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Husband's fraud will not toll limitations period for spouse's split-gift tax return.

Taxpayer T'S husband H owned 100% of an S corporation's issued and outstanding stock. H is a highly sophisticated, well-known businessman. H gifted 48% of his stock to his children. T and H then timely filed separate gift tax returns. H hired a return preparer to prepare Forms 709, United States Gift (and Generation-Skipping Transfer) Tax Return, for himself and T, and gave the return preparer false information as to the stock's value. On each Form 709, H and T identically valued the aggregate shares and split the value in accordance with Sec. 2513. On H's Form 709, T indicated her consent to the split gift. Similarly, H indicated his consent to split the gift by signing T's Form 709. Neither T nor H paid any gift tax on the split gift. More than three years have passed since the filing of the gift tax returns.

The IRS maintains that the stock's fair market value (FMV) substantially exceeded the amounts reported on T's and H's gift tax returns. The Service proposes to issue gift-tax deficiency notices to T and H, asserting a Sec. 6663 fraud penalty against H because it determined that he intentionally undervalued the stock on Form 709. The IRS does not intend to assert the fraud penalty against T, because it has no evidence establishing fraudulent intent on her part.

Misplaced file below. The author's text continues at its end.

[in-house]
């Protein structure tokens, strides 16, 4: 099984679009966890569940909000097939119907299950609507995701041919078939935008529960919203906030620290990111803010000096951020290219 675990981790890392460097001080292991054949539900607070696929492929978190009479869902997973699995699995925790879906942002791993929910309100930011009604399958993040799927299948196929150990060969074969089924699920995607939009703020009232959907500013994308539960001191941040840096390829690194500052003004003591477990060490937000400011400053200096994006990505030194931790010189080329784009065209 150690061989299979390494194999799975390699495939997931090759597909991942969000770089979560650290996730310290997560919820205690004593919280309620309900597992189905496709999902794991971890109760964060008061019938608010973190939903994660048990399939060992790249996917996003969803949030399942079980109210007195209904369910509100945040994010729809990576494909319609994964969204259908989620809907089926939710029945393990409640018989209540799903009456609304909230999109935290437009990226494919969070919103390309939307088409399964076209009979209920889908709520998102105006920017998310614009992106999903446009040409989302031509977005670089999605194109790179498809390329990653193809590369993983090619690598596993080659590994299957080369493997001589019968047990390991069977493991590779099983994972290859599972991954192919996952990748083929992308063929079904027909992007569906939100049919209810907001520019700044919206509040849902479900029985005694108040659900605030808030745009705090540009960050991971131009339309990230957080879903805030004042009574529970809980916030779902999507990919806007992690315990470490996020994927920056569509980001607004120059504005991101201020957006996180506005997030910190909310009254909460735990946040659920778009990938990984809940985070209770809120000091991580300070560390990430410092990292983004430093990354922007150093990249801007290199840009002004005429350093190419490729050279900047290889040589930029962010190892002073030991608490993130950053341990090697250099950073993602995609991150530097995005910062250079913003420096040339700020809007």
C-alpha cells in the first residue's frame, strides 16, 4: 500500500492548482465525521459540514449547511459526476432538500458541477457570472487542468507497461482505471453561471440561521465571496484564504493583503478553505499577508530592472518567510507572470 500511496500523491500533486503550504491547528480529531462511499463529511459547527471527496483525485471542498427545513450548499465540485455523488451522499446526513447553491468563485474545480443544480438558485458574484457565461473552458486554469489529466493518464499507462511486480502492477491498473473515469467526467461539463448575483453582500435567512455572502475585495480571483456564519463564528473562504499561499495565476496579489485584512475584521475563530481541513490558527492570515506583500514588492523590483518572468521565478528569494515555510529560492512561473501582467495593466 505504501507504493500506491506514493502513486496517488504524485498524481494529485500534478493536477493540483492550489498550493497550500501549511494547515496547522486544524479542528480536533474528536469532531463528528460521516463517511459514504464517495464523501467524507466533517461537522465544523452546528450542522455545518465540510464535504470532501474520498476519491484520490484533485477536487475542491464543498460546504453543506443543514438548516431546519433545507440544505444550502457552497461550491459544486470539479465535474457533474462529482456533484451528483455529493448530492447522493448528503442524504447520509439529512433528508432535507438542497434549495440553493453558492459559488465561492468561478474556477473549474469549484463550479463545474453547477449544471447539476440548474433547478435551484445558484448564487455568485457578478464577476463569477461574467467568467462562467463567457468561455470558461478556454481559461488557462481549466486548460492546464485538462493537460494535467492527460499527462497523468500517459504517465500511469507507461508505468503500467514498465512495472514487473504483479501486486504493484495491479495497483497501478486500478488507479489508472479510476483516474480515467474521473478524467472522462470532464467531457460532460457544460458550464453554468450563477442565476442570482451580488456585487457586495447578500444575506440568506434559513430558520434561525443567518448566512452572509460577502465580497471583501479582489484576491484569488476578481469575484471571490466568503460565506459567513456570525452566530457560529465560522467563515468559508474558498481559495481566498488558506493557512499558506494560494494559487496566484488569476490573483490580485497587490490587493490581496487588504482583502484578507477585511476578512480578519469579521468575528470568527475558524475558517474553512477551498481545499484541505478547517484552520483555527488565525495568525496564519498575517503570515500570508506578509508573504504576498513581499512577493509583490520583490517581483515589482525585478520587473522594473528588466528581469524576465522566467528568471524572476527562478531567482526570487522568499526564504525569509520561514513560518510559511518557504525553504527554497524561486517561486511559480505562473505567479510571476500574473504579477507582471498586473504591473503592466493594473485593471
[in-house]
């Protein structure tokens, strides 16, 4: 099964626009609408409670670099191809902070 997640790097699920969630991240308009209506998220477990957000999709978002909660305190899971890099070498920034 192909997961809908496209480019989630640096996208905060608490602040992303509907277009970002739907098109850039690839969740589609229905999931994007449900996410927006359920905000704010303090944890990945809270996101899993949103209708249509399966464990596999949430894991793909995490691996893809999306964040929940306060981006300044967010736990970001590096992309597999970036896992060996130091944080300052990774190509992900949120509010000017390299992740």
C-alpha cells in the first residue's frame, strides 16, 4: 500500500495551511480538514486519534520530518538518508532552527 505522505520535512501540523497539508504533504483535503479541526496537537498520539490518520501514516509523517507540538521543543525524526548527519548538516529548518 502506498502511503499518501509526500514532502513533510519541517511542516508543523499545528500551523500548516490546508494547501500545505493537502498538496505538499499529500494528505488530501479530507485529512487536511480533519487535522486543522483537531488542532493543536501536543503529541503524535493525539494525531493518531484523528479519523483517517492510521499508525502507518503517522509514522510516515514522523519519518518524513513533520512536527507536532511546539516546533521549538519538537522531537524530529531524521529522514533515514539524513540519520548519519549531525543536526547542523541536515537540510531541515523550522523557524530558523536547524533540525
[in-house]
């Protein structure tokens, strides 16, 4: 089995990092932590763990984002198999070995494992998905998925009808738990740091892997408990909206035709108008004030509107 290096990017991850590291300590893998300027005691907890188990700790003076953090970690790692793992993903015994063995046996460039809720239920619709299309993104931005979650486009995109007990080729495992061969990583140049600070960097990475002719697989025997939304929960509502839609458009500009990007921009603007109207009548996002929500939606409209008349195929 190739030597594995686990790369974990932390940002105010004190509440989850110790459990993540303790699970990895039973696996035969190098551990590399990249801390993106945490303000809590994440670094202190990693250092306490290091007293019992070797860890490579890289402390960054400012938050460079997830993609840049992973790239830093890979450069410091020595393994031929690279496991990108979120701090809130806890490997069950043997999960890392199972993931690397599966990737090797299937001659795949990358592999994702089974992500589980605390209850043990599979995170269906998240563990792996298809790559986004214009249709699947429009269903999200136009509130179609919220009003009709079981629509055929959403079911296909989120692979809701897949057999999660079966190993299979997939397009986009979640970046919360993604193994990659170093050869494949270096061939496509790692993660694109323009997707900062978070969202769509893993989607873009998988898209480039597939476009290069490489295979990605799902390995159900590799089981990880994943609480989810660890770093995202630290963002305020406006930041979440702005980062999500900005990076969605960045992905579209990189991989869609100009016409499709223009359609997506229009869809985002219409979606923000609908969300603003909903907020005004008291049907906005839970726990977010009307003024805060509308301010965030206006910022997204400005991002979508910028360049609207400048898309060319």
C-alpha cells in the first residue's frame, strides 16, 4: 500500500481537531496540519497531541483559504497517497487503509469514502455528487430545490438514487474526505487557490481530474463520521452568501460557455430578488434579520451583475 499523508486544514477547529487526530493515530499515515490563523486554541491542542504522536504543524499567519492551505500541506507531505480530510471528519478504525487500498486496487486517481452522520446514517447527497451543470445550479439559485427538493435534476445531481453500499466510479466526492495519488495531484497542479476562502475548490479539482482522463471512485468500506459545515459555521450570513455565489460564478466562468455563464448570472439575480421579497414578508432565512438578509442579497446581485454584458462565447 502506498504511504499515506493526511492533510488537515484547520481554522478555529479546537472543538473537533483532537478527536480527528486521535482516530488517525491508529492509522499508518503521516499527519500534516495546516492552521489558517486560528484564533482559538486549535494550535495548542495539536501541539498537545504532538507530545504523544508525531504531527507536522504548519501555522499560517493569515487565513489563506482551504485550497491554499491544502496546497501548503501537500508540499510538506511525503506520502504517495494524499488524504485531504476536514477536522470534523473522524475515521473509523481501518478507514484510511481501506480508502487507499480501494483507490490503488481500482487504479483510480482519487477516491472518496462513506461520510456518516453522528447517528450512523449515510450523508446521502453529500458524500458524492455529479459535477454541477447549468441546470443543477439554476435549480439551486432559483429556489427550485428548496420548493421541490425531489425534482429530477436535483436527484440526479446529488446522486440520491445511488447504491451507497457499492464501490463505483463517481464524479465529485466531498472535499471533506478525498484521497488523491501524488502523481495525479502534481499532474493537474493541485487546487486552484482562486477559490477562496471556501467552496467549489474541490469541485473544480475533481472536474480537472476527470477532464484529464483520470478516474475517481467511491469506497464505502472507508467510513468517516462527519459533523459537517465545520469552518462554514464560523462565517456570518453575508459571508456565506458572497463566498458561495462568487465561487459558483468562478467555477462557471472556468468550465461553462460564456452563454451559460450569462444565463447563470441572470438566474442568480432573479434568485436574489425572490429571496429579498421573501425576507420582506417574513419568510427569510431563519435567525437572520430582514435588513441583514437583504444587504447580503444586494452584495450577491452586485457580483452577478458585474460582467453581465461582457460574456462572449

The limitations period on the assessment of H's gift tax liability remains open based on fraud, despite the passage of more than three years from filing of his gift tax return. The Service raised the question of whether it can rely on H's fraud as a defense to the argument that the limitations period for assessing deficiencies has expired with respect to T's gift tax liability.

Analysis

Under Sec. 2502(c), a donor pays gift tax. As an exception to the general rule, Sec. 2513(a)(1) provides that, if each spouse consents, a gift made by one spouse to any person other than his spouse would be considered as made half by him and half by his spouse. Consequently, both spouses are treated as a donor under Sec. 2513(a), and each is obligated to pay any resulting gift tax liability. By consenting to split-gift treatment under Sec. 2513(a)(2), the entire gift tax liability of each spouse for that tax year is joint and several.